Stephan Lewandowsky.

Stephan Lewandowsky said the most effective demagogues successfully harness social media to not only communicate with their supporters, but to shape the coverage decisions of news media.

Stephanie Mitchell/Harvard Staff Photographer

Nation & World

How demagogues wield social media

5 min read

Cognitive scientist also details research on different ways Republicans, Democrats use Twitter

One of the many factors contributing to increased polarization and the global weakening of democracies over the past decade is how effective populist demagogues are at using social media, according to a cognitive scientist who studies online misinformation.

“Both social media and demagogues are in conflict, or at least are exerting pressure on basic human cognition, while at the same time, there appears to be a symbiotic relationship between social media and demagogues,” said Stephan Lewandowsky, chair of the Department of Cognitive Psychology at the University of Bristol in England.

Lewandowsky discussed populist demagogues’ techniques as well as his latest research on the divergent ways U.S. congressional Democrats and Republicans used Twitter during the Trump administration at a Shorenstein Center talk Nov. 16 at Harvard Kennedy School.

The brouhaha over former President Donald Trump’s 2017 inauguration crowd size is a good example of how demagoguery works on human cognition, he said.

Despite clear visual evidence to the contrary, the new president and his press secretary, Sean Spicer, insisted that the crowd had been larger than the one at President Obama’s inauguration in 2008. In a series of experiments done not long after, voters were shown photos side-by-side of the two inaugurations and asked to identify which crowd was larger. Hillary Clinton voters and non-voters overwhelmingly chose the Obama photo. Between 11 percent and 26 percent of Trump voters chose the Trump photo.

It’s not that these voters couldn’t discern the obvious crowd size difference. It’s that their choice was an act of “participatory propaganda,” Lewandowsky said, a way of expressing their support for their champion in the moment.

Often, skilled demagogues will lie and then increasingly demand loyalists embrace the assertion as a show of political support. Populist demagogues often reframe the world in binary terms, labeling lies and corruption traits of “The Elites,” and truth and fairness traits of “The People,” so “their lies become a signal of authenticity” to the public and accepting the lies becomes a “signifier of tribal identity,” he said.

Lewandowsky has studied how people’s brains “update” their memories to integrate new information about things they believe to be true but turn out to be false, as well as which variables determine whether people accept scientific evidence related to vaccinations or climate science. That work led to an interest in the persistence of misinformation in society and how it is spread.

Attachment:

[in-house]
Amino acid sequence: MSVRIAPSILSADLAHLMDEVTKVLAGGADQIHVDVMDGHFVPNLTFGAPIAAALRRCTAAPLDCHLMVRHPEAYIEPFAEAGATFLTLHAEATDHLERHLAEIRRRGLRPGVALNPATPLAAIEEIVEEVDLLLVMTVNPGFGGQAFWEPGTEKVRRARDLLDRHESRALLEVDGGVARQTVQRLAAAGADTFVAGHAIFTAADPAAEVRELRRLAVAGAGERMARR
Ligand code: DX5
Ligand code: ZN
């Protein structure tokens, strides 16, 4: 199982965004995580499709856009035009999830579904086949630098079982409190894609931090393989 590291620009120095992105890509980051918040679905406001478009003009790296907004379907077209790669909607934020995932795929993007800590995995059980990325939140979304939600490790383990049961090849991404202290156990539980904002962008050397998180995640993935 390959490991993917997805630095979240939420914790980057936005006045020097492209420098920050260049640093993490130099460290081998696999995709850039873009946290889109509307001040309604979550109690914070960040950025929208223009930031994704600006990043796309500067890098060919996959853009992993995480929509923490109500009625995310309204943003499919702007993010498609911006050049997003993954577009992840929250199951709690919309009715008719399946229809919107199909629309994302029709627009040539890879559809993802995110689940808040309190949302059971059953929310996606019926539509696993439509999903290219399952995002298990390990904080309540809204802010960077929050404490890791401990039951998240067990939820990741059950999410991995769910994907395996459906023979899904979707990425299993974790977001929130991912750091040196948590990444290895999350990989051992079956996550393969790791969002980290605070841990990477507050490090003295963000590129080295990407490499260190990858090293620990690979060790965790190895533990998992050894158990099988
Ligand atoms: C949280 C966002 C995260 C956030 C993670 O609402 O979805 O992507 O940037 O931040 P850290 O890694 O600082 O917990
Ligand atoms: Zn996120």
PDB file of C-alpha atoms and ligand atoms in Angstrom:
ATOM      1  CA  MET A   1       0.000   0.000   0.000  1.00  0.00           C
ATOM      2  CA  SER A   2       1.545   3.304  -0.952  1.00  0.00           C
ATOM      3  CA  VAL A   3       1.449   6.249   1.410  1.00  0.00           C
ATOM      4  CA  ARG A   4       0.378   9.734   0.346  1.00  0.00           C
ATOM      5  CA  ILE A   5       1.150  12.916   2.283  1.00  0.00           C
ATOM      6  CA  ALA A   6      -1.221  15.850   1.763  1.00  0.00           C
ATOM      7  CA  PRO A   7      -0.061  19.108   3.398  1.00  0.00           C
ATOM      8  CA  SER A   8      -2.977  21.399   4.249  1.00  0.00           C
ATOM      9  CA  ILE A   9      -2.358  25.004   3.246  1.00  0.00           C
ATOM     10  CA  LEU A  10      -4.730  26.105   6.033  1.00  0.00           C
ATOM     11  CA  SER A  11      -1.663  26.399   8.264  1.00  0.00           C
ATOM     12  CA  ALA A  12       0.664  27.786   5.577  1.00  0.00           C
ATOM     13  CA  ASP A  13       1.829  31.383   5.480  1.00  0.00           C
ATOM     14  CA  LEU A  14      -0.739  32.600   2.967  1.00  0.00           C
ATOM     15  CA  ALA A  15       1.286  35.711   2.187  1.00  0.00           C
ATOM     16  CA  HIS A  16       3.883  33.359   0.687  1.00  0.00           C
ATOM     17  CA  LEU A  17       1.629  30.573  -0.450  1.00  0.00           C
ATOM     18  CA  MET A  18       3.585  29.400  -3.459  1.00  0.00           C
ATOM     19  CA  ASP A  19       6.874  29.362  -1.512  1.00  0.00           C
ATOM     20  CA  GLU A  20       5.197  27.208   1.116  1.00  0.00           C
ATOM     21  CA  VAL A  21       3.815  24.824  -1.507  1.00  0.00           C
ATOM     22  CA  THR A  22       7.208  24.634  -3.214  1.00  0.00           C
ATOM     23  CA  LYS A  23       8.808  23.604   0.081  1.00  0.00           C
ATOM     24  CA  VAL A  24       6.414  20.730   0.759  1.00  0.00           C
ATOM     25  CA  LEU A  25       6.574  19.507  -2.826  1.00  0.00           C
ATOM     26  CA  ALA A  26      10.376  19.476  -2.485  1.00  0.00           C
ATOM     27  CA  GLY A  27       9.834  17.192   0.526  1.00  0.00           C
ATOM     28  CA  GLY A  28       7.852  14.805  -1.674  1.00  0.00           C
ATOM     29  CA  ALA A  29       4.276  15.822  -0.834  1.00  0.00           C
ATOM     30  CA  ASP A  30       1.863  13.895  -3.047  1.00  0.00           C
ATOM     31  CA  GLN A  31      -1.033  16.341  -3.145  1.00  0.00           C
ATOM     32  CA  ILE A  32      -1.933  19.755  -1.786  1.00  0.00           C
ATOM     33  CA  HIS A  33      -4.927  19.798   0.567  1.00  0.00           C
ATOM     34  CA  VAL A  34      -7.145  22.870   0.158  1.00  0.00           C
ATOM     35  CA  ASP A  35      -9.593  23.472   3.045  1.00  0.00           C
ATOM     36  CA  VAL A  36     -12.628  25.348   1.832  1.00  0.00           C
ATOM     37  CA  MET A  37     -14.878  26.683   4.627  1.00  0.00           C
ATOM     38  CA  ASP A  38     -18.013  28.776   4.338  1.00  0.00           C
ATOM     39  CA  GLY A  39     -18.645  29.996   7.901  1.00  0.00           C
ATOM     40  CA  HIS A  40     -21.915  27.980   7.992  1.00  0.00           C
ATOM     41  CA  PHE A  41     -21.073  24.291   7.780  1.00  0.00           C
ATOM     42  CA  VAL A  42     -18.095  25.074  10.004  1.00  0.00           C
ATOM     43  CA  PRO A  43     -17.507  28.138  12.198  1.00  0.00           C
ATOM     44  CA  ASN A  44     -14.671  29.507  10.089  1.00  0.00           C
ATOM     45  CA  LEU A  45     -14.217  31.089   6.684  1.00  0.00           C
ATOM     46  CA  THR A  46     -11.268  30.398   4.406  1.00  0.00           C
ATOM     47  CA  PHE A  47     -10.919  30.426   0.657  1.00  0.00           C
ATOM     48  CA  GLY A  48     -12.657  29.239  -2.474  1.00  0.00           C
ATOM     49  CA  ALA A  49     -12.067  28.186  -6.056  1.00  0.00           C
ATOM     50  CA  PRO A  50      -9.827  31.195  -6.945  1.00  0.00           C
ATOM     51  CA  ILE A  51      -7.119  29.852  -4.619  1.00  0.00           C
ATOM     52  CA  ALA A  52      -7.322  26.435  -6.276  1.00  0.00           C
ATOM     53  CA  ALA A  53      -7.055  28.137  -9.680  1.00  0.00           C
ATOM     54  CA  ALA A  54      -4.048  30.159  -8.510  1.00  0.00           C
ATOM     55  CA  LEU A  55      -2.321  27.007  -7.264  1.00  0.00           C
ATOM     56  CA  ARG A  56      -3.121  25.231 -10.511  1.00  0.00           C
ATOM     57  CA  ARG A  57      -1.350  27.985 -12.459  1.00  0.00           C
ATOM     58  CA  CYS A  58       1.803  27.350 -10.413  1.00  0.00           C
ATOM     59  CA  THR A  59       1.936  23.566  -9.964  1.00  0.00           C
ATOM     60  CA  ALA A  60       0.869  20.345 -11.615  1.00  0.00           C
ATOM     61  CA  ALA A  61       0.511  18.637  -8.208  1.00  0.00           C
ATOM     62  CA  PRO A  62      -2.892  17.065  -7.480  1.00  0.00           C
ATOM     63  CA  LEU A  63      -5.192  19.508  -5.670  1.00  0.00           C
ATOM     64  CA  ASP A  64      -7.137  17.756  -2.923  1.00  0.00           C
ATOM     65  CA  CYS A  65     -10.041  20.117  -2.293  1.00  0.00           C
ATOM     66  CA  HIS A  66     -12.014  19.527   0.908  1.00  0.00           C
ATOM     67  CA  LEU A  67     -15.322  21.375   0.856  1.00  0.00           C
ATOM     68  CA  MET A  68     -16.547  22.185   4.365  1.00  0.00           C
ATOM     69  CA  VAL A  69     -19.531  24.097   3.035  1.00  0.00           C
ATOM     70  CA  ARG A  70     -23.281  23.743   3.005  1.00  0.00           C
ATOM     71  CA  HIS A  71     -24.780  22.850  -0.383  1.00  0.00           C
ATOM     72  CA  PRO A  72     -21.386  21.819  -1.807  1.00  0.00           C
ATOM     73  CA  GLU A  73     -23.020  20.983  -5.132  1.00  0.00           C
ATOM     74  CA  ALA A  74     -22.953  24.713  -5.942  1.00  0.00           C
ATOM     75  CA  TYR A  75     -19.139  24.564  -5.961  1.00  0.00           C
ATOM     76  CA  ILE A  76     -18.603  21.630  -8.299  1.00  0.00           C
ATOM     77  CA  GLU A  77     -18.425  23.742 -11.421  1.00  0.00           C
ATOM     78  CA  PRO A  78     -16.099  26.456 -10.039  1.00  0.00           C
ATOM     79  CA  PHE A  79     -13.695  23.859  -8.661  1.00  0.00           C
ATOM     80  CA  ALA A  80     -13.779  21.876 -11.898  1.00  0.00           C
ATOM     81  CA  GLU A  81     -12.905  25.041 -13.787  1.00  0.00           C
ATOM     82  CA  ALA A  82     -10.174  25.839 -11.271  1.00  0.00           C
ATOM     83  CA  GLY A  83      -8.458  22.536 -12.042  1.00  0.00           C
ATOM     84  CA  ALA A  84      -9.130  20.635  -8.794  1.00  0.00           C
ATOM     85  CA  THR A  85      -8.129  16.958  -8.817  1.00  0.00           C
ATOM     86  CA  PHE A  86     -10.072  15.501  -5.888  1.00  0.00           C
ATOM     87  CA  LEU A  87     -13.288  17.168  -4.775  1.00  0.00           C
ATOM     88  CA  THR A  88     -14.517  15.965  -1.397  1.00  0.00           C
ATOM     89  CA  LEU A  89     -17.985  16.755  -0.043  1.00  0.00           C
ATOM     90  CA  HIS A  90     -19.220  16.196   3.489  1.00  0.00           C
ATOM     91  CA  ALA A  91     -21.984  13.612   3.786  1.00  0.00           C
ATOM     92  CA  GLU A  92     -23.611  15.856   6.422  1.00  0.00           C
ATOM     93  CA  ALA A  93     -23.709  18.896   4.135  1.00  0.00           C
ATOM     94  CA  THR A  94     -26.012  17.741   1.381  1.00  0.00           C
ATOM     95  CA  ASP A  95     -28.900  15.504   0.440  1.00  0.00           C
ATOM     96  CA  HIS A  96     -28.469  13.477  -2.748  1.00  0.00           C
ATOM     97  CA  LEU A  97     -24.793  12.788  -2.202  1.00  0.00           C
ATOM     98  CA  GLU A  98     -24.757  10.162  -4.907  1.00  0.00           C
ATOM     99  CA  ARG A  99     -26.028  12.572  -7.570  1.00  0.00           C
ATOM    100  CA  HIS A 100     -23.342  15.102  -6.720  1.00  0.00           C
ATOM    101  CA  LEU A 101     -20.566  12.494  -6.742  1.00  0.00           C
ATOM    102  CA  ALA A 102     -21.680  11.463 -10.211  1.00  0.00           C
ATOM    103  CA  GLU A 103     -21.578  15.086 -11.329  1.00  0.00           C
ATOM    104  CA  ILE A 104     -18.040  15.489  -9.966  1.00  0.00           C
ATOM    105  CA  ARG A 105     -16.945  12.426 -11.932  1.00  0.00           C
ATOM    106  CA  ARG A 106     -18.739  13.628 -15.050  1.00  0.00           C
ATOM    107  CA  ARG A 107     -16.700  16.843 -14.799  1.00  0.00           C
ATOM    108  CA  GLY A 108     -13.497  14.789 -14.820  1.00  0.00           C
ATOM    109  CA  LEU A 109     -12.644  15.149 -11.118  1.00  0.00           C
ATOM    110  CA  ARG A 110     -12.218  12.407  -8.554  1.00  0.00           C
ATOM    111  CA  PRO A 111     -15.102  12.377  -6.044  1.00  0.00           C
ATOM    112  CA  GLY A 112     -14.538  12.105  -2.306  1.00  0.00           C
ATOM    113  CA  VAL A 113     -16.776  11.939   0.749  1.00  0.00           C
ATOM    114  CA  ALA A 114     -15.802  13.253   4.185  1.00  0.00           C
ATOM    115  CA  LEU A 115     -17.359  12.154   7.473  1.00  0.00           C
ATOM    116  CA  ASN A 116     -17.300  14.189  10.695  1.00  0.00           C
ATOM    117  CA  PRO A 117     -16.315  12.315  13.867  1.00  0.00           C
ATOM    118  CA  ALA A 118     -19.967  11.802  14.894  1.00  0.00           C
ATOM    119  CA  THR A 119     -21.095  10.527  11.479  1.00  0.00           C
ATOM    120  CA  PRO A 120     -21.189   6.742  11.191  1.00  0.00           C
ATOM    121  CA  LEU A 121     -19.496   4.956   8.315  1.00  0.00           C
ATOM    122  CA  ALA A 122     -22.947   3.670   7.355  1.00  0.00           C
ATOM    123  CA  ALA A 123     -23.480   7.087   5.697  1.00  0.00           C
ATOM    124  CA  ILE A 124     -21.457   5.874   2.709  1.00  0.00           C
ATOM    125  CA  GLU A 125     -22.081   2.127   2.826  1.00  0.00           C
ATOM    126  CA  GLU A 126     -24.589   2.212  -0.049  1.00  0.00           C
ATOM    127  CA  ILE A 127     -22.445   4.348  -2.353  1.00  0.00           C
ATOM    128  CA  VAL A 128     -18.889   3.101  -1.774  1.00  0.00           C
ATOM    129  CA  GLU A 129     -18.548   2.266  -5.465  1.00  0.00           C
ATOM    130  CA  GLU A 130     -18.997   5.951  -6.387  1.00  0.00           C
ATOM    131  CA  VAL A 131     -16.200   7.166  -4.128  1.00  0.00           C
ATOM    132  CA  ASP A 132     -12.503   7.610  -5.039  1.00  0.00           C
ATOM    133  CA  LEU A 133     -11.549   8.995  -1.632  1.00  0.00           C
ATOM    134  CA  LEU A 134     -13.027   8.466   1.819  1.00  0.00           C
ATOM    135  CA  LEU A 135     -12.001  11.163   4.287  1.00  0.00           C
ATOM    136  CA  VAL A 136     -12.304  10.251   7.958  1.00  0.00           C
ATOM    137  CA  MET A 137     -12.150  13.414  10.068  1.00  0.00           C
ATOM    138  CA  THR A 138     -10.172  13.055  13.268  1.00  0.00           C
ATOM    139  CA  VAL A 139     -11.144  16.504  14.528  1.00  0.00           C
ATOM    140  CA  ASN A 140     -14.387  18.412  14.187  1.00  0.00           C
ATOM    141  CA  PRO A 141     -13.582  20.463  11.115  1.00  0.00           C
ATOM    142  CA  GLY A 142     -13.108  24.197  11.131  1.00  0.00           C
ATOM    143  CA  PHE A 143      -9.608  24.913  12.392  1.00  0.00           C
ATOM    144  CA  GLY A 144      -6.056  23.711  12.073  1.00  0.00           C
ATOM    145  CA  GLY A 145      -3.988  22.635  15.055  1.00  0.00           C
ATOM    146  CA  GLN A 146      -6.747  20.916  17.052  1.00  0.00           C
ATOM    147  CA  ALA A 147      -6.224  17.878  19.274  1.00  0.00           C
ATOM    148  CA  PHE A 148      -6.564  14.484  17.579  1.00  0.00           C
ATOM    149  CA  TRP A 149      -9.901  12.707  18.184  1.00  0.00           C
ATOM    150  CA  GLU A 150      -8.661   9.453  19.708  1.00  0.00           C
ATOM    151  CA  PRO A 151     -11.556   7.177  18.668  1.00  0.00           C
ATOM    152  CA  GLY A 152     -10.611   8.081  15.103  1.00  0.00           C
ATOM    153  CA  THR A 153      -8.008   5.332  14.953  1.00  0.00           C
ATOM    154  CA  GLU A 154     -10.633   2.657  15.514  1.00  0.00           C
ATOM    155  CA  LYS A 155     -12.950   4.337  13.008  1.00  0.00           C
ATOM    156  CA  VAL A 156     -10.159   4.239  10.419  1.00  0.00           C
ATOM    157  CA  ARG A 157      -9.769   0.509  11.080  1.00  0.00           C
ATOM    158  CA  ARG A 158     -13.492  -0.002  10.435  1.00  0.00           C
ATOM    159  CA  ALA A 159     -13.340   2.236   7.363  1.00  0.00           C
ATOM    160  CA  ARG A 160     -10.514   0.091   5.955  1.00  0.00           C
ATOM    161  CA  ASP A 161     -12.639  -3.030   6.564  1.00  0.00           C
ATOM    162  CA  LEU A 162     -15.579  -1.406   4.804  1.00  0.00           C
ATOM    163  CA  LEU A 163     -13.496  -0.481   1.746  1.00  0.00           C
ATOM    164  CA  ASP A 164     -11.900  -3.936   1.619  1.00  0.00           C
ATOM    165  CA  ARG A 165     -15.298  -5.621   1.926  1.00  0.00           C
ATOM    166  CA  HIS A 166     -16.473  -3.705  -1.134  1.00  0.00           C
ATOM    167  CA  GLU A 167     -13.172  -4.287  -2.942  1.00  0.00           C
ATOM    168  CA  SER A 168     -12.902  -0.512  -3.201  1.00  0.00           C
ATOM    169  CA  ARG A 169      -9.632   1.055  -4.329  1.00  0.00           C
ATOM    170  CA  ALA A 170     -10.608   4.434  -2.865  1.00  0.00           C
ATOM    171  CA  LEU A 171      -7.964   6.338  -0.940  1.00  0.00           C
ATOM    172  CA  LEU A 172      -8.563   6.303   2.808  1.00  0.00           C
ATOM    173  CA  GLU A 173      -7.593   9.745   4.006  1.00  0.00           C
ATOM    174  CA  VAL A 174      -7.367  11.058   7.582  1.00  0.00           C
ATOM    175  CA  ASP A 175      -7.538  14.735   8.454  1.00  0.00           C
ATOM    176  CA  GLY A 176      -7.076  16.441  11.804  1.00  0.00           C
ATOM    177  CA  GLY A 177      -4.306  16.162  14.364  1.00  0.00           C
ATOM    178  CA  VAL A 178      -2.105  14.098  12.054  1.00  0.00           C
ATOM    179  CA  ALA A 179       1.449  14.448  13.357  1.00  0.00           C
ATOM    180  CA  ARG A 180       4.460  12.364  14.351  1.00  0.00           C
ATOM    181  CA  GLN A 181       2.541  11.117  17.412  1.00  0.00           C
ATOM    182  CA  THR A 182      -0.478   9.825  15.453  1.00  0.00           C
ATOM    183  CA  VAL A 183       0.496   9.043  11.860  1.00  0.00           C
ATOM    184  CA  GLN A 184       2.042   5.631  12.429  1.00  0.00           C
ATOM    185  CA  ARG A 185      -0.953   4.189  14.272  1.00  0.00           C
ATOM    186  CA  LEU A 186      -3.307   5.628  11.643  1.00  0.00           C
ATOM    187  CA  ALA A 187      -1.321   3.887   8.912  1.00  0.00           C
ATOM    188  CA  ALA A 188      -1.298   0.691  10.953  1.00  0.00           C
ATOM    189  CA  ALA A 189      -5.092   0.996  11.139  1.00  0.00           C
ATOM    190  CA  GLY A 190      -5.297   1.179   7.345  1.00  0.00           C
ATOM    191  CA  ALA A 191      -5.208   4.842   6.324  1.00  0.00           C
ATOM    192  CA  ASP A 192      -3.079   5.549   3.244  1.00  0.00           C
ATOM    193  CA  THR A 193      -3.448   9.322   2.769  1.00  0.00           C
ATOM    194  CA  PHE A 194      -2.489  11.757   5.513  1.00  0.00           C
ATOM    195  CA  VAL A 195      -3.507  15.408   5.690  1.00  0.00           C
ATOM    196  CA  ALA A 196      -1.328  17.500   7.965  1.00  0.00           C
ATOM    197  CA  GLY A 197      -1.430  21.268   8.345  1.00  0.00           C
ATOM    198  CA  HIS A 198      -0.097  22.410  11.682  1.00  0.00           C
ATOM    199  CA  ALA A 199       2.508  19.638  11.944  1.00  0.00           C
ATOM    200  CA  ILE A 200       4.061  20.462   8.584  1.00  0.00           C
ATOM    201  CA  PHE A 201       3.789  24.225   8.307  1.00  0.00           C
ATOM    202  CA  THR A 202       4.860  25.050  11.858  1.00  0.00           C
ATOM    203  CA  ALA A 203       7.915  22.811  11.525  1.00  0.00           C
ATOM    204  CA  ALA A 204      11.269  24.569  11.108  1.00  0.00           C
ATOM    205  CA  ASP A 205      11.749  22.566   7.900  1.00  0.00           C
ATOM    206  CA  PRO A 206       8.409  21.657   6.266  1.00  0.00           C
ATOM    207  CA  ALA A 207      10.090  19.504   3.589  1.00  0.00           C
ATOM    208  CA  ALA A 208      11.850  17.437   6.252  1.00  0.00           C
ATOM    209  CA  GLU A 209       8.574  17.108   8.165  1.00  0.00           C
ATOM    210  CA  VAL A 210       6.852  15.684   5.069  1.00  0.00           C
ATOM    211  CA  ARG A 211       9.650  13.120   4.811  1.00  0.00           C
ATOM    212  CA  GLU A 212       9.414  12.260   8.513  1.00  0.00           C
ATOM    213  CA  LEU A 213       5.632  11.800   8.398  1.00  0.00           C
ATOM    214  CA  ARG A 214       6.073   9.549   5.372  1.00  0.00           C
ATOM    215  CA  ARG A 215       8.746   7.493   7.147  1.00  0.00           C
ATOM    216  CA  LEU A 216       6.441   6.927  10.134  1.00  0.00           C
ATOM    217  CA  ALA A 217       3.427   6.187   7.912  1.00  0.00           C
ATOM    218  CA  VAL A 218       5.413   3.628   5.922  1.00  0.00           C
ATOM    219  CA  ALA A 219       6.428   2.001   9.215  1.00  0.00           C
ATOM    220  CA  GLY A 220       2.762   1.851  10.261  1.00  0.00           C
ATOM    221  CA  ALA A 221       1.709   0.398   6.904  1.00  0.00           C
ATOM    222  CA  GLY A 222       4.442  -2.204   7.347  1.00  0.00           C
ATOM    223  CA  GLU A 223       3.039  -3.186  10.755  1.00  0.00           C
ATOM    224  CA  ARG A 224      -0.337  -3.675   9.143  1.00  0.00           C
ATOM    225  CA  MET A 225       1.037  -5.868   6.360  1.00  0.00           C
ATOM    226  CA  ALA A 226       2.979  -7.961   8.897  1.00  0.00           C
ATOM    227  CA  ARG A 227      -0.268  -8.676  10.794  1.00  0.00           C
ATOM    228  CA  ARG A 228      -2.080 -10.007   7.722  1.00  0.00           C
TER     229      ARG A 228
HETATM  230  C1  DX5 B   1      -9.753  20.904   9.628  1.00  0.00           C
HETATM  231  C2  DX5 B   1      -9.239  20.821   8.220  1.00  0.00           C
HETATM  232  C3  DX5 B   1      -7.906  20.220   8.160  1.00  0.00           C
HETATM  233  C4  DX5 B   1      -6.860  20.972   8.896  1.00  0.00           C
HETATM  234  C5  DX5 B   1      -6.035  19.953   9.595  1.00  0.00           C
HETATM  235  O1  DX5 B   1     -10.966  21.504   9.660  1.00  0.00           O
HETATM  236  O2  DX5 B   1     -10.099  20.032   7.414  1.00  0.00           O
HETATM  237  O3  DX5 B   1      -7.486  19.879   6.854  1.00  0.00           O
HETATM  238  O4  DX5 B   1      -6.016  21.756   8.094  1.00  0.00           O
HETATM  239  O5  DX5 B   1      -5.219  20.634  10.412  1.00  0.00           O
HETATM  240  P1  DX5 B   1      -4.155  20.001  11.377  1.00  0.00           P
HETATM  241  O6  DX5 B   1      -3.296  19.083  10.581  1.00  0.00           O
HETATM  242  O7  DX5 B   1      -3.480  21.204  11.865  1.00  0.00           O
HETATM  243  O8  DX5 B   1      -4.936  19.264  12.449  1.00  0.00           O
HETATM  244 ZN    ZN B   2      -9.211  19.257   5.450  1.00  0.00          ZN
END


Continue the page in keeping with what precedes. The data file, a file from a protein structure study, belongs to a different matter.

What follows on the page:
He said the most effective demagogues successfully harness social media to not only communicate with their supporters, but to shape the coverage decisions of news media, highlighting and burying stories to their benefit.

The former president was especially skilled in this area, he said.

Trump critics accused the mainstream media of showering the former president with unwarranted coverage in the hope that whatever he did or said on Twitter and elsewhere would prove controversial and draw attention or out of fear of being left behind if they failed to cover him.

When negative news stories about him surfaced, like a $25 million fraud settlement with the state of New York over Trump University, Trump would typically tweet dozens of times in a single day to divert attention from unflattering coverage, a strategy Lewandowsky called “systematic shiny objects.”

Lewandowsky detailed how Democrats and Republicans in Congress communicate on Twitter, and the information they share differs significantly.

Lewandowsky and his team recently studied 1.6 million tweets (from more than 1,000 unique Twitter handles) sent by every member of Congress between 2016 and 2020. They analyzed the language choices used and the links shared to more than 160,000 articles. The sources for those articles were checked against a rating system by News Guard, which evaluates the journalistic credibility and trustworthiness of internet domains (not individual articles).

The researchers found that Republicans were much likelier to share untrustworthy information than Democrats, according to a new paper. While Democrats consistently shared information that scored 95 on a 100-point trustworthiness scale during the Trump presidency, Republicans shared information that scored just below 90 in 2016, and then slowly declined below 84 in 2020, when many in Congress repeated Trump’s denials that he had lost the election, Lewandowsky said.

When congressional Democrats and Republicans used words like “evidence” and “facts” in their tweets, a style Lewandowsky calls “truth-speaking,” they shared more accurate information. But when they used words like “common sense” or “opinion,” a style he refers to as “belief-speaking,” their paths diverged. When Democrats used these types of words, it was not accompanied by an increase in the sharing of false or misleading information on Twitter. But for Republicans, the more they engaged in belief-speaking, the less accurate the information they shared.

“For Republicans, the use of belief-speaking is a marker of whether or not they’re likely to share something that’s accurate,” he said.

Their research has found “fairly strong evidence” that regardless of party affiliation, the speaking style used in a tweet dictates the type of public reaction it will generate.

“So, leadership matters,” he said. “Leadership can determine the tone of the conversation and the public will follow suit.”